View Full Version : Can You Read This?

12-11-2005, 02:01 PM
Ross Chanin on the Huffington Post - هل يمكن أن تقرأ هذا ؟ (http://www.huffingtonpost.com/ross-chanin/-_b_11866.html)

... The breakdown of Americans studying foreign language and Arabic specifically is representative of a much broader issue in American education – the need to align foreign language instruction with the nation’s present and future economic and national security priorities.

In our educational system, the study of foreign languages has never really been a priority and language study, if actually encouraged and required, has been focused on expanding a student’s cultural horizons – the ability to read Albert Camus in French and Immanuel Kant in German.

While I am not out to underestimate the clear cultural value of studying French (the world’s number #11 most widely spoken language) and German (#10), when American high school students still do not have the opportunity to take Advanced Placement (AP) exams in Mandarin (#1) and Arabic (#4) we have a problem...

10-07-2006, 02:29 PM
From the Vital Perspective blog - Public Schools, Michigan St. Univ. Awarded Grant to Develop Arabic Curriculum (http://vitalperspective.typepad.com/vital_perspective_clarity/2006/10/pentagon_awards.html).

Michigan State University (http://www.msu.edu/) and Dearborn public schools (http://www.dearbornschools.org/home.htm) have received a grant from the Department of Defense to develop the first comprehensive Arabic instruction curriculum (http://lsj.com/apps/pbcs.dll/article?AID=/20061005/NEWS06/610050342&SearchID=73259033542365) for U.S. schools. The grant, which will be approximately $1 million for the first year, has obvious ties to U.S. national security efforts...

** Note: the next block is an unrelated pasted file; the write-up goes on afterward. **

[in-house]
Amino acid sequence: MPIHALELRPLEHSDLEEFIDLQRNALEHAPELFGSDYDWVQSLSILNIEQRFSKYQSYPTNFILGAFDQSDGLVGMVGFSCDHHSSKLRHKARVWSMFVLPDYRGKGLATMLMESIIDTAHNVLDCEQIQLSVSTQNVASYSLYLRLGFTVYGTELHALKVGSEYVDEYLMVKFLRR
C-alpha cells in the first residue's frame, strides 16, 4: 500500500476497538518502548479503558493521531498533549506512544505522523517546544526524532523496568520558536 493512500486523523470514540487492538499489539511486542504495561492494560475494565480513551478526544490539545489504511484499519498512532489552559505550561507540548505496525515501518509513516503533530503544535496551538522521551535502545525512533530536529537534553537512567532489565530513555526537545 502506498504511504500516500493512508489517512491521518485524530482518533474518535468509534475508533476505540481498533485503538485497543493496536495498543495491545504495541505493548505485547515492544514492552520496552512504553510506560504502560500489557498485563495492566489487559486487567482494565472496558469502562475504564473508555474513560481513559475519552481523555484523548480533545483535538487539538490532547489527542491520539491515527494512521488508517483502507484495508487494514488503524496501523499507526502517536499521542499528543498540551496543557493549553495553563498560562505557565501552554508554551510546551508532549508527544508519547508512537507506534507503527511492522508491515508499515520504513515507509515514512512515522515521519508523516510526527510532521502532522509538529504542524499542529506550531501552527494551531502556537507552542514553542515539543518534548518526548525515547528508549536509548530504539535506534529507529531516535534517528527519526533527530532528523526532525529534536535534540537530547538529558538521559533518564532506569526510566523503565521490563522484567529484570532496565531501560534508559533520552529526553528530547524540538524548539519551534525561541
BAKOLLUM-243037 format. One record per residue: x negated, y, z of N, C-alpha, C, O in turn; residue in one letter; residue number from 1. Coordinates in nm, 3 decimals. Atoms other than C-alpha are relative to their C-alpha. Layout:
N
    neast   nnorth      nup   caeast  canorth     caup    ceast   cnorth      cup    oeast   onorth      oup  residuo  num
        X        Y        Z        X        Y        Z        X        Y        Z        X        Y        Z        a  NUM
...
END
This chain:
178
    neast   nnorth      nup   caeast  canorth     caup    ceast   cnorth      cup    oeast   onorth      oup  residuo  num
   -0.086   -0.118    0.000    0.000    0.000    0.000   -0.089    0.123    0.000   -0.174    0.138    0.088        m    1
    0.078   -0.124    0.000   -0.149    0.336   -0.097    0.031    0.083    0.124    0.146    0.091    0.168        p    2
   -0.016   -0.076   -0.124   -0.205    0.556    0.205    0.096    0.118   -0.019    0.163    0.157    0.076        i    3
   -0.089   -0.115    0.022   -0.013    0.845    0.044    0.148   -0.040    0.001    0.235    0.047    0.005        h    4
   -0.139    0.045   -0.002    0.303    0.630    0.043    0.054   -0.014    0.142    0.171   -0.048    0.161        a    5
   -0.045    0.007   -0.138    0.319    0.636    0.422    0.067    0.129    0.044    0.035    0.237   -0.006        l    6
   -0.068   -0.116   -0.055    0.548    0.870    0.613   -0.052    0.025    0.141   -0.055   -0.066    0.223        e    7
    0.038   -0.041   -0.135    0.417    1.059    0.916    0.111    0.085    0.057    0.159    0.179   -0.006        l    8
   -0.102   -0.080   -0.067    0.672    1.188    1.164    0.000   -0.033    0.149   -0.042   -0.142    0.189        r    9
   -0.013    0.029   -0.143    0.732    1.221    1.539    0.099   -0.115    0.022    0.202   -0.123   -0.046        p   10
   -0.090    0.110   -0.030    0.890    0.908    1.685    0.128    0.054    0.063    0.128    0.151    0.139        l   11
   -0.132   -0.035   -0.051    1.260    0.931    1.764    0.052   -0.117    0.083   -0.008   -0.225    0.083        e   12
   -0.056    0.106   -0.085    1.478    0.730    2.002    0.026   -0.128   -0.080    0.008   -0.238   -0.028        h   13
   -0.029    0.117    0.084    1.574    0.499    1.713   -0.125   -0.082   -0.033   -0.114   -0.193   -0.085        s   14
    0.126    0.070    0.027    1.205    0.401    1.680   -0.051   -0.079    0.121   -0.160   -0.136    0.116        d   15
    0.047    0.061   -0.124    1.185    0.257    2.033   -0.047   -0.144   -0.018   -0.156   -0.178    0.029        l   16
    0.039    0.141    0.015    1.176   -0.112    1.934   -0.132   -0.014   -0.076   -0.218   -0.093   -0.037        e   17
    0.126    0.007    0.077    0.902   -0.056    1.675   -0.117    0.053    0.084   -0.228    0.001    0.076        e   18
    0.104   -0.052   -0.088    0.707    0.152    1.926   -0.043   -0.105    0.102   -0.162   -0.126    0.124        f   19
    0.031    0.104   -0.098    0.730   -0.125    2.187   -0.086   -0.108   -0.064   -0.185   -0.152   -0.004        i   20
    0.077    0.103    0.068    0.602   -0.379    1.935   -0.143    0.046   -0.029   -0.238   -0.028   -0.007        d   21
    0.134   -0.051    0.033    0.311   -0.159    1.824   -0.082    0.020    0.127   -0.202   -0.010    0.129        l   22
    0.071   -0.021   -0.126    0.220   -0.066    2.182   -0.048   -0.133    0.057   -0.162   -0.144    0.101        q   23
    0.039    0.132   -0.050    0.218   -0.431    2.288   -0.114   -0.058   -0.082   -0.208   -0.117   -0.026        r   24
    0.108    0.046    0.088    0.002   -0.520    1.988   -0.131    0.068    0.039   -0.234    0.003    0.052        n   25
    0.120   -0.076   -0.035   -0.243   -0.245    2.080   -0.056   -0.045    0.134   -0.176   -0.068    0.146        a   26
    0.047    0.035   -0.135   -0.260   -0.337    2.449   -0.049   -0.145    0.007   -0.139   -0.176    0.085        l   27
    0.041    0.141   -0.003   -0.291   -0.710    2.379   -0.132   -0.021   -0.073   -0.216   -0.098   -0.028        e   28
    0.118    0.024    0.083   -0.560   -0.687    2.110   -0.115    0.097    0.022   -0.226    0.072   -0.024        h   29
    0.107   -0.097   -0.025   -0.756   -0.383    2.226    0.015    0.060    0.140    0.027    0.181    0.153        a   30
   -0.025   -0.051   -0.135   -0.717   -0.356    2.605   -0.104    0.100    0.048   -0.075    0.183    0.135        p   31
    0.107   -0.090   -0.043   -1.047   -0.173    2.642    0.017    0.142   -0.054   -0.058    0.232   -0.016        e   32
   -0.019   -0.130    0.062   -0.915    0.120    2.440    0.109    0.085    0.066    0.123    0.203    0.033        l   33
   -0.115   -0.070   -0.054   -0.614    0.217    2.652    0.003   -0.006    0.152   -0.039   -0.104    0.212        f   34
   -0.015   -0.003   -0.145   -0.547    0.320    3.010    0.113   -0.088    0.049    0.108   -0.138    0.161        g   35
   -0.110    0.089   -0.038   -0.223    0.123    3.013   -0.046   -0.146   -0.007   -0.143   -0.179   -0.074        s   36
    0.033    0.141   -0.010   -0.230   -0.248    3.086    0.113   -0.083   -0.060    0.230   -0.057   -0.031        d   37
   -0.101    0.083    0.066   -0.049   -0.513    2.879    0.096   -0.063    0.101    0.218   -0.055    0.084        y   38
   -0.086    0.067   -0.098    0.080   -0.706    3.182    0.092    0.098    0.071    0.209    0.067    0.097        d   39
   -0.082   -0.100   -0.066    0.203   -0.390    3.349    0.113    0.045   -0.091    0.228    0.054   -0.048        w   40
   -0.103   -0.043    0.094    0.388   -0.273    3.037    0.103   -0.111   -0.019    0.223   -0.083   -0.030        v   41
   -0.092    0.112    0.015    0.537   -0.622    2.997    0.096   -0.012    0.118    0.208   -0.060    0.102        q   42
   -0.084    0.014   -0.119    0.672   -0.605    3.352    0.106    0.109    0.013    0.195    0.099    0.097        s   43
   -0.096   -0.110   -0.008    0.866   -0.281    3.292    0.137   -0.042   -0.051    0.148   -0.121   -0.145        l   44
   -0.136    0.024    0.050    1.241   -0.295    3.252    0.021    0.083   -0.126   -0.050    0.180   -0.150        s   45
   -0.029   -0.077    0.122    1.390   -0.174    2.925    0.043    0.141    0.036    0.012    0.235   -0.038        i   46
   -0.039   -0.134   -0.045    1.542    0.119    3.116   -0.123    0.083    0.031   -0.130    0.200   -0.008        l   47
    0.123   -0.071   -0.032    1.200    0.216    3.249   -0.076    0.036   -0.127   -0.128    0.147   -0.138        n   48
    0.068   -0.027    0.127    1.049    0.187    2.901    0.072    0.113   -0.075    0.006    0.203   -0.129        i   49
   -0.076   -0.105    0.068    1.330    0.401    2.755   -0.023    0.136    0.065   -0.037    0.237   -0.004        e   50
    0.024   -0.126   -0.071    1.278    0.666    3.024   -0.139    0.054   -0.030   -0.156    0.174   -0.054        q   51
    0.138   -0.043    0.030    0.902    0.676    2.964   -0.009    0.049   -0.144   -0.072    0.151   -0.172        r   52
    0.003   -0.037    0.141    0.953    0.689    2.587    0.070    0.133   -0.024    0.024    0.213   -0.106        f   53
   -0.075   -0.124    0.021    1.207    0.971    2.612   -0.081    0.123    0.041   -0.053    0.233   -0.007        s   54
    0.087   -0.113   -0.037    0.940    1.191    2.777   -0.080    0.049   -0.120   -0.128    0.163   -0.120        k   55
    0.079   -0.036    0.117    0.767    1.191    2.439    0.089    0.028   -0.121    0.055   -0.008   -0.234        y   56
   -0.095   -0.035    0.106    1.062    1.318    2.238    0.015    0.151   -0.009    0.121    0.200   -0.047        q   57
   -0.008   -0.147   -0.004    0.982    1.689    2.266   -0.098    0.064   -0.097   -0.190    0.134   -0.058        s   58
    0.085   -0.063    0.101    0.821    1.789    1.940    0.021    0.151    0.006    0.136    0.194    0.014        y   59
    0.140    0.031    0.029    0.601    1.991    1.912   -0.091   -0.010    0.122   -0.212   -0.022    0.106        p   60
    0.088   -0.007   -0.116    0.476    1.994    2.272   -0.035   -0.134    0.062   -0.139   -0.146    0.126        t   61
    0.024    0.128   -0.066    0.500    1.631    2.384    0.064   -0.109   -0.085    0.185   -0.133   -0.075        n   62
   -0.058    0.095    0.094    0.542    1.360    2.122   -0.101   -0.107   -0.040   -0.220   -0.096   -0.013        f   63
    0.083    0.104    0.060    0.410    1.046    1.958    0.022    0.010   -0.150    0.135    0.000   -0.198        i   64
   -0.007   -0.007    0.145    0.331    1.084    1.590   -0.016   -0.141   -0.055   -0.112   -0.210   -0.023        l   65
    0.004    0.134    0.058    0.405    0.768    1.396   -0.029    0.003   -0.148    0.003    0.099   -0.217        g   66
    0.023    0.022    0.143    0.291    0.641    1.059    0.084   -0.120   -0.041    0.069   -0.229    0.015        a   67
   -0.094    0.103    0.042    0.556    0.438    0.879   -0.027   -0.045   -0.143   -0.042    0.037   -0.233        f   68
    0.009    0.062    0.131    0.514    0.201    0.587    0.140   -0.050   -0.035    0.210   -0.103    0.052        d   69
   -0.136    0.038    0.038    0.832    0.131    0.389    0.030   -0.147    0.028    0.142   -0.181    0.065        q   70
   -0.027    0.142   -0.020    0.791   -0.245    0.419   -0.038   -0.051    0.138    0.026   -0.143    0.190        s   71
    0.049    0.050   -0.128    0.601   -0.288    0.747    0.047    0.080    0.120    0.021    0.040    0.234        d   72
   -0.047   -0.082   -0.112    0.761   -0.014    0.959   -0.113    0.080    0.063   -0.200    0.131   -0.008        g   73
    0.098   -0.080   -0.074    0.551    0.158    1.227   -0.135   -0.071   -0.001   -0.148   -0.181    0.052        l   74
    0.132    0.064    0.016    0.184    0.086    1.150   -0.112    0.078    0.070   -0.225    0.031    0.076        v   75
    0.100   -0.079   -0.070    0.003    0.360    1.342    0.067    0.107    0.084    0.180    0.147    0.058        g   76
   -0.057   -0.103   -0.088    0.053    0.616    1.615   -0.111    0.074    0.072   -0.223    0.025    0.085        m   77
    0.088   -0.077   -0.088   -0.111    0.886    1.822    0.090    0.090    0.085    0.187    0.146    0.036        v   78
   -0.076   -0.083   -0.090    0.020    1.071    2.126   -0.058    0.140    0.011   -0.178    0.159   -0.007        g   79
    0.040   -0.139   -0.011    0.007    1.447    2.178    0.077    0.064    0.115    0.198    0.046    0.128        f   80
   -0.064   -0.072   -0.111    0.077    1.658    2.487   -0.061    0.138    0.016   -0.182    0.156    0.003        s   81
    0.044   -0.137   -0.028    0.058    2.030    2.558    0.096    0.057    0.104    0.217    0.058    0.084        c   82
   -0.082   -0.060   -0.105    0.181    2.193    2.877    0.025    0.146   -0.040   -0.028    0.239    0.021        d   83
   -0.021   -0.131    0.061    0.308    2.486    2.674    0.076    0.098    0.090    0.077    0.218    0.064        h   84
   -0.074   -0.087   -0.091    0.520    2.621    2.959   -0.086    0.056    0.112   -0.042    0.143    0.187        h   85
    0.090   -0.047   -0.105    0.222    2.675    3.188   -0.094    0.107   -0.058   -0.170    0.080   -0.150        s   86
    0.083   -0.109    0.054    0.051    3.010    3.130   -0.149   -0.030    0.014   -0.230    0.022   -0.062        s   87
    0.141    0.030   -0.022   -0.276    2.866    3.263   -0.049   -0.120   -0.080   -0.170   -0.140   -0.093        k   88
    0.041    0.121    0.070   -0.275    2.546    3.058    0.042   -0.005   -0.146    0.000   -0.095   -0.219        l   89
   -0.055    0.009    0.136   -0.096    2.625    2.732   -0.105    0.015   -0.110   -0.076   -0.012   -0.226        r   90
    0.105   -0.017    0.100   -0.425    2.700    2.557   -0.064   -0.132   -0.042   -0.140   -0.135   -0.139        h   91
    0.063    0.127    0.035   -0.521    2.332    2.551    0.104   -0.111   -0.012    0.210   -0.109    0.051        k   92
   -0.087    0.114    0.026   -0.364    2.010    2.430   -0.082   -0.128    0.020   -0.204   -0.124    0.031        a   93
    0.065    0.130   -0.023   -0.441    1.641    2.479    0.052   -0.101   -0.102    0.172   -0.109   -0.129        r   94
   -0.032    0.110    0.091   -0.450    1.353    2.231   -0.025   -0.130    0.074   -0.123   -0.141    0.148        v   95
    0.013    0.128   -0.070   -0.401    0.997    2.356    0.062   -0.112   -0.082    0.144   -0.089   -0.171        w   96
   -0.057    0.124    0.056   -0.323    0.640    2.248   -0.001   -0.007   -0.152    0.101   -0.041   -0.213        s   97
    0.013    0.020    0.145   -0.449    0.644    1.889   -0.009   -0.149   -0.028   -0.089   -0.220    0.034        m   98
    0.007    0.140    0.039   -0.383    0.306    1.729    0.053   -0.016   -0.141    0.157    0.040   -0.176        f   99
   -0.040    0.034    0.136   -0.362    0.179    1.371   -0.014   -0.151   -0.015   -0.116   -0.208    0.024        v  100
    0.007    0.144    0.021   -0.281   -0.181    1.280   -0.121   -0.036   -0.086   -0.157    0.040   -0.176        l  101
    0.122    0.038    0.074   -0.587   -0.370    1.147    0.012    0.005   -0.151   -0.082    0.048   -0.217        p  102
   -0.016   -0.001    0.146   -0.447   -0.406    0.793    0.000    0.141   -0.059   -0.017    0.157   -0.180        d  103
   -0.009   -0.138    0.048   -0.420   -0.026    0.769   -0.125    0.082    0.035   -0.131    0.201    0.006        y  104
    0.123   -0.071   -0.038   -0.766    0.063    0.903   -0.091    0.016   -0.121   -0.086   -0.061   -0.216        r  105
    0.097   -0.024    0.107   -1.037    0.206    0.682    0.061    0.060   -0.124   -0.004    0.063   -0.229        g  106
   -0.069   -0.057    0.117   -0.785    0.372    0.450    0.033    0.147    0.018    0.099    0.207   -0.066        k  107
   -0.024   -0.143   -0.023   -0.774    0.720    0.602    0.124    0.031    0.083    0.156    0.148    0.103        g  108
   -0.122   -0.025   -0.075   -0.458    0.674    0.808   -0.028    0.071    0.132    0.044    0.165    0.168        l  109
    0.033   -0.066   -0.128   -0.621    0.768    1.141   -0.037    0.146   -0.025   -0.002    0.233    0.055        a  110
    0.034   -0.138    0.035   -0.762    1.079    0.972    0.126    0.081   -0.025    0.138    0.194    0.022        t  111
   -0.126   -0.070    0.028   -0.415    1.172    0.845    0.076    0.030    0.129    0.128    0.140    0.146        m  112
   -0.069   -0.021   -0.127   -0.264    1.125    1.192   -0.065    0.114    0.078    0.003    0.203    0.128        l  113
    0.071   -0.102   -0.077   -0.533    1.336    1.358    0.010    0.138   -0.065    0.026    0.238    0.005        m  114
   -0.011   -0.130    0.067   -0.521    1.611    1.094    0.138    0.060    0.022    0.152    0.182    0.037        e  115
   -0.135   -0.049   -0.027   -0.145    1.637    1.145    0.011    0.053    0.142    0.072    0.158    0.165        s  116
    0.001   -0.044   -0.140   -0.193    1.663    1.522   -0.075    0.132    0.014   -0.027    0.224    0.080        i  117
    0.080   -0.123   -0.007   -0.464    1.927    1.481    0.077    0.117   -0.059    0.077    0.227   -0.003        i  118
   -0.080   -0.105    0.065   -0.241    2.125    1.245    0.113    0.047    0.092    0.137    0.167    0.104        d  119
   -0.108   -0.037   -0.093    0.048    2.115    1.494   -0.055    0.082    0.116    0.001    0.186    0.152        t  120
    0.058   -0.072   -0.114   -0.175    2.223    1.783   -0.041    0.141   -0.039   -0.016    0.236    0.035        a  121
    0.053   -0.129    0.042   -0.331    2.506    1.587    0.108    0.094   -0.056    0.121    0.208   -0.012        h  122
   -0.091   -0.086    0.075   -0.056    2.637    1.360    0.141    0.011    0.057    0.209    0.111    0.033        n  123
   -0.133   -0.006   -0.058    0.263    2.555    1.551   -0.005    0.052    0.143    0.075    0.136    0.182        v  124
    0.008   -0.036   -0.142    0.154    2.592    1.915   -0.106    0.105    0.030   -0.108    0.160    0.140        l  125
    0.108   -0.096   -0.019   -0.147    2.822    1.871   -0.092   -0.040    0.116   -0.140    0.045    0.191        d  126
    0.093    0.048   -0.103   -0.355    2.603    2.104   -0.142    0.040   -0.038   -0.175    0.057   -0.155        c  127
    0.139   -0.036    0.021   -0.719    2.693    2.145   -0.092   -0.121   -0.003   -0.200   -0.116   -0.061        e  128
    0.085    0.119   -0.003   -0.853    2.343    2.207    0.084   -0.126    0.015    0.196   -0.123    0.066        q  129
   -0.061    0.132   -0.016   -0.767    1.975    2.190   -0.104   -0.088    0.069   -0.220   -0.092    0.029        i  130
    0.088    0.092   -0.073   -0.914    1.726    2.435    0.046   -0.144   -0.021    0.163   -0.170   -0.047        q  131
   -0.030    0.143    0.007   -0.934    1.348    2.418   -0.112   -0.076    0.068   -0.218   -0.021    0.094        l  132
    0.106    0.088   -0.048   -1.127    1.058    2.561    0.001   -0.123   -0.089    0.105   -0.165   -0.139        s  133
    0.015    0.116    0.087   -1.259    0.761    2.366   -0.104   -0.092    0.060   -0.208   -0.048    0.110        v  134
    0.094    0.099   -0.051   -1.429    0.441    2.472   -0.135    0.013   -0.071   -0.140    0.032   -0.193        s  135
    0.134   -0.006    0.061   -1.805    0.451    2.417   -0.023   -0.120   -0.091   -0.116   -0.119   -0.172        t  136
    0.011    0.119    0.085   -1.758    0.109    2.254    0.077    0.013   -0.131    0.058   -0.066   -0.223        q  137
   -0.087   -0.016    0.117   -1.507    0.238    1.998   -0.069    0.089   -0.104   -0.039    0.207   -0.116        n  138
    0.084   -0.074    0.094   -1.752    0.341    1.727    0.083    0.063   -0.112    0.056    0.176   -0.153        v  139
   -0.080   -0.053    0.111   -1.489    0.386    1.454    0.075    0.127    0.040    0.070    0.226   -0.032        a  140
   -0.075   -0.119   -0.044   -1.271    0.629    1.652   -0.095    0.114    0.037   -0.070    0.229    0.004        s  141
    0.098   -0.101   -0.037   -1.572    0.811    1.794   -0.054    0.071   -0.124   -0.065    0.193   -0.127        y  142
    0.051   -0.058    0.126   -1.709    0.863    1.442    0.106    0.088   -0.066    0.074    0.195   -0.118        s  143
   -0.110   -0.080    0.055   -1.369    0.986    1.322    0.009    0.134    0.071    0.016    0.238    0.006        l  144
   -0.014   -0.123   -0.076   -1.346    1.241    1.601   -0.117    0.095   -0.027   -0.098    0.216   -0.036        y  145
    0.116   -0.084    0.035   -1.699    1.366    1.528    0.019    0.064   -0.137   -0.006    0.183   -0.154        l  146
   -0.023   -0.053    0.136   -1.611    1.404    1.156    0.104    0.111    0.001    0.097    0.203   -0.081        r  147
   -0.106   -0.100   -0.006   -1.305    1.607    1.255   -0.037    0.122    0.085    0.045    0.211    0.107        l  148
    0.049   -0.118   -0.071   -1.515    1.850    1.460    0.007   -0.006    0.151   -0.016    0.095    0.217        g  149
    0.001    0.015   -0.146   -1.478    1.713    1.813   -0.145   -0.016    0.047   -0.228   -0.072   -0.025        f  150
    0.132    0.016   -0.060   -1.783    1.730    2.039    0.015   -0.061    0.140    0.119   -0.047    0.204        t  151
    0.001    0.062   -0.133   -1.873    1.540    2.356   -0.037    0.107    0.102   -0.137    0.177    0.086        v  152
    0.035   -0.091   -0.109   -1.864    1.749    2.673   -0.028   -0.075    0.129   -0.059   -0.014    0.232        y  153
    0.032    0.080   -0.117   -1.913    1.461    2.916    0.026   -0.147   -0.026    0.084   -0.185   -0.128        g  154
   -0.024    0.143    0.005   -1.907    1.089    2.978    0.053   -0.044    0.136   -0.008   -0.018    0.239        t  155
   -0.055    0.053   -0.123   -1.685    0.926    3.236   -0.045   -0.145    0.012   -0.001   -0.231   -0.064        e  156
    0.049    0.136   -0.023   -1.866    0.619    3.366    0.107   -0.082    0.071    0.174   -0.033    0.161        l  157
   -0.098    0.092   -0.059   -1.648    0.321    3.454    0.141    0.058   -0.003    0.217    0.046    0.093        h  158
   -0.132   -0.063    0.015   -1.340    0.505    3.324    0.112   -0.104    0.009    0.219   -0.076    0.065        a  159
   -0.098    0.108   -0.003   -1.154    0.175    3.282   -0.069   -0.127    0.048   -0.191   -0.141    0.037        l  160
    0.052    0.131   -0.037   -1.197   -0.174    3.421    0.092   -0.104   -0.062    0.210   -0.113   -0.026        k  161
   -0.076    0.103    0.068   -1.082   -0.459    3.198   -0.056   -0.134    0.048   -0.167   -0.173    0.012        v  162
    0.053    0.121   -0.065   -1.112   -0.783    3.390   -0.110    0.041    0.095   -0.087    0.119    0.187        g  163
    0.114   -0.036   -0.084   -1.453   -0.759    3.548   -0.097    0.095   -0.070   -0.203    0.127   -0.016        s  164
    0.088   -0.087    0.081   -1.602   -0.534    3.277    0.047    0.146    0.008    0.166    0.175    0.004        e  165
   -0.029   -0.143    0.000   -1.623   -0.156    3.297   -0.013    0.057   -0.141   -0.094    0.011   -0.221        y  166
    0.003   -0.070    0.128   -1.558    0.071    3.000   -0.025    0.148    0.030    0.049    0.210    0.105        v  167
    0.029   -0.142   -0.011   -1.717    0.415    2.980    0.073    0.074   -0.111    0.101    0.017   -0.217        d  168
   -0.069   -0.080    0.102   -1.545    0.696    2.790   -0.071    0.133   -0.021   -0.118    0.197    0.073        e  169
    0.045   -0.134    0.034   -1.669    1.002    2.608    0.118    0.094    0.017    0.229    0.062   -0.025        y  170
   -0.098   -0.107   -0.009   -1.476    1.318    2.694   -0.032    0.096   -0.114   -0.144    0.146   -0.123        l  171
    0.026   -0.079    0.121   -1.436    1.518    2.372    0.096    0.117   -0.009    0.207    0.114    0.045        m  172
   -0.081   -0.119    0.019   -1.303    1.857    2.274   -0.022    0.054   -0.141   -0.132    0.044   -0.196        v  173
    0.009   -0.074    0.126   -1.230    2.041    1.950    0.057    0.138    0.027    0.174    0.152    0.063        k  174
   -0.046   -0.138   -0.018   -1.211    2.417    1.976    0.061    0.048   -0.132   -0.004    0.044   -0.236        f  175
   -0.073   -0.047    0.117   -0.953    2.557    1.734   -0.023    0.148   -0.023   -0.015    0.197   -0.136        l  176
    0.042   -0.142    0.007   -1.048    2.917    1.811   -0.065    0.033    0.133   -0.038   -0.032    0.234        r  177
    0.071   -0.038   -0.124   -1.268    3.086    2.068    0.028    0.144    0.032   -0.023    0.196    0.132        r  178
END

10-08-2006, 03:18 PM
From the Vital Perspective blog - Public Schools, Michigan St. Univ. Awarded Grant to Develop Arabic Curriculum (http://vitalperspective.typepad.com/vital_perspective_clarity/2006/10/pentagon_awards.html).

This will have to be driven (i.e. funded) by DoD and/or the Federal Department of Education on a "most bang for the buck" basis.

First, there is no pool of qualified instructors in Arabic, Mandarin, Urdu etc. to provide for anything resembling a state-wide, much less national, critical foreign languages program k-12 ( and it should begin EARLY, not in HS). This, BTW, sets aside the issue of mandated certification and license requirements for these people to enter a classroom, though I suppose, they can begin on emergency waiver provisions. So the best option will be to cherry-pick school districts that, like Dearborn, are adjacent to universities woth robust language studies programs.

Secondly, few of these people who are qualified will elect to teach at 1/3 or 1/2 of the salaries what they could make with their language skills working for the Feds or with private industry. Knowing Arabic does not mean they cannot make economic calculations. They cannot be local school district employees if we want to have anyone to hire.

Third, the States, most of which refuse to adequately fund or hold accountable basic education, will not provide money for this, so these programs cannot be "seeded" with Federal start-up money and continued with state appropriations. Most school districts that carry out existing Federally mandated education programs, unless their entire student population is indigent, do so without state support, relying on local funds or only spending what portion the Feds have granted.

A vital need but if we want ppl to actually be trained, fluent, linguists in these languages we need to start with the acceptance that the only way to do this is with high quality scattered pilot programs run by an autonomous agency.

10-08-2006, 03:58 PM
I agree 100%. The Vietnamese language component we took (4 hours a day, six days a week for six weeks) at the MATA course at the JFK Special Warefare School at Ft. Bragg (1966) in preparation for advisor duty used Vietnamese nationals who had an excellent graps of the language, pronunciation, slang, amd a heavy dose of the cultural component. We left there with better than a 500-word vocabulary and a partial ear for the tonal quality of the language. This effort at Michigan State (well-funded by the DoD since before Vietnam) is wishing well to pour money down.